Traveling down a dirt road necessitates a slow speed to avoid pot holes and ruts, which result in certain front end repairs. This required unhurried pace has led to a few encounters with wildlife; most recently, a particularly long-necked turtle moseying across the road.
Not the usual small, box turtle type, but a rather sizeable turtle with a longer than wide shell (also called a carapace) that was about ten inches long. Getting out taking a closer look, the black legs and rump had vertical, yellow stripes; the front legs had a wide, yellow stripe; the ventral side of the shell (i.e. plastron) was yellow and the carapace was finely wrinkled and nearly black.
After a few pictures, the turtle went on its way and so did I.
Identifying it would not be as simple. Overall, twenty species of turtles, belonging to six different families reside in North Carolina. Five of these species are sea turtles, the aforementioned Eastern Box Turtle is basically terrestrial, and the rest are aquatic, preferring ponds, wetlands and streams.
Immediately ruling out sea turtles and the familiar box turtle, still left four families and fourteen species. Mud and musk turtles (Family Kinosternidae) are all much smaller than this species. This turtle did not have a soft shell, so Family Trionychidae could be ruled out. The one species of snapping turtle (Family Chelydridae) with its large, bulky head bears no resemblance to this turtle.
Even after narrowing down to the pond and marsh turtles and terrapins (Family Emydidae) with ten species, the ID was not easy. Size ruled out two more, coloration and shell pattern ruled out another two, and habitat further eliminated two more (because they are not present in the Coastal Plain).
The three remaining suspects were the Yellowbelly slider, River cooter and Chicken turtle. The River cooter (Pseudemys concinna) has a shell with flared edges, which this turtle does not. Also, since the Yellowbelly slider (Trachemys scripta) is the most common turtle in the Southeast, it was most likely in my mind. The turtle in question was walking around on dry land, but near a ditch, a close-by sluggish creek, and a bog area, so the habitat was comparable.
However, my process of elimination was not complete so I checked with a couple of herpetologists, to be sure. This turtle lacked the large, yellow spot behind the eye of Yellowbelly sliders. Also, the coloration of the neck with its rather netlike, yellow pattern is distinguishing, as is the broad, yellow stripe along the front of each foreleg. (Sliders have thin vertical, yellow stripes.) The Chicken turtle (Deirochelys reticularia) it was.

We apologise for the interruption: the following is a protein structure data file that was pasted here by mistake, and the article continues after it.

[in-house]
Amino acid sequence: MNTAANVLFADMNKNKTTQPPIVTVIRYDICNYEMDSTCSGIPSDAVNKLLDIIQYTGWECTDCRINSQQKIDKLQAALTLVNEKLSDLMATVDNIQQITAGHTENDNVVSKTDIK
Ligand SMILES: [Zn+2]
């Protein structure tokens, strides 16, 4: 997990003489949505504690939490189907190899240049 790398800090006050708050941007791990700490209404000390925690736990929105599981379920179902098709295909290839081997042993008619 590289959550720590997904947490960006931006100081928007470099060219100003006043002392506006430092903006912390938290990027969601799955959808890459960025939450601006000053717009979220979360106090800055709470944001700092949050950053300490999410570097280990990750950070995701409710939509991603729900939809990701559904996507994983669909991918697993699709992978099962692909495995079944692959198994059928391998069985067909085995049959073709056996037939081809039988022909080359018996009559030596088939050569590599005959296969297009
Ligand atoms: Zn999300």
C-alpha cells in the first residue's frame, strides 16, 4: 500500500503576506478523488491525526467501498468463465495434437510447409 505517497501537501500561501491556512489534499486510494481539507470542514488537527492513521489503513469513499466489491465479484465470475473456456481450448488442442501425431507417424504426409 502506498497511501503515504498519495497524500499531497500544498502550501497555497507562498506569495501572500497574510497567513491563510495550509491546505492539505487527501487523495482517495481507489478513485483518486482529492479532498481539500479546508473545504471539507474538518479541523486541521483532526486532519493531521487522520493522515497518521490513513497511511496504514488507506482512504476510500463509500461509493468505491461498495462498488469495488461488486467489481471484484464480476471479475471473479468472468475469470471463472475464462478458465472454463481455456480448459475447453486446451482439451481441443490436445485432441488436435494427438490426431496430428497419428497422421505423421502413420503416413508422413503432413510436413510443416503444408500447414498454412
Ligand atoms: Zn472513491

Interestingly, the Chicken turtle gets its common name because the meat, which was once favored by many in the South, is said to taste like chicken.
But, be warned that while shy, in general, this basking turtle can reach a long way over, under, and around its shell to bite. It is essentially aquatic, but strays far from water especially during nesting season or when their habitat drys up. Typically, Chicken turtles reside in isolated, seasonal wetlands and still freshwater environments in the Coastal Plain of the southeastern U.S. from Virginia to Texas.
Their numbers appear to be declining and the North Carolina Natural Heritage Program designates this species as significantly rare with the need for monitoring and conservation action. (This was my stumbling block – the likelihood of coming across an uncommon species on a common day.)
Unlike, other North American turtles, Chicken turtles nest in the fall or spring. Females are able to retain their eggs for six months or more if conditions are unsuitable for nesting. Most other turtles nest in the spring and can only retain their eggs for a few weeks before they are ruined.
Normally, “several clutches of 5-15 elliptical eggs are laid in a cylindrical nest four inches deep and three inches across,” according to www.senecaparkzoo.org. The hatchlings are one inch at birth and look like the adults.
Males mature at four inches and females at seven inches in length. Males can be distinguished by a long, thick tail and are a bit smaller than females. Chicken turtles mainly eat tadpoles, frogs, fish, snails, worms, aquatic insects, and crayfish, but adults eat some vegetation, too.
In the northern part of their range, Chicken turtles hibernate buried in mud or in the leaf litter of the wooded areas surrounding their wetland home in winter, which is also used for nesting.
To put into perspective, Dr. Whit Gibbons of the University of Georgia explained, “This is a species that depends on a mix of land types…It shows that we have to consider an animal’s total life cycle if we are going to conserve the species. We can’t just protect [one portion] and say we’re protecting a species”.
Chicken turtles are just one example of the need to examine conservation issues and protection measures within an ecosystem perspective, rather than the usual single species approach. The greatest threats to turtles are habitat destruction and degradation with many more killed crossing roads.
When you go slow and keep your eyes open, you never know what may cross your path. If a Chicken turtle happens your way, several herpetologists would be interested in the location of the sighting including those at the NC Museum of Natural Sciences.
This article was originally published in 2006 by The Brunswick Beacon. Reprinted with permission.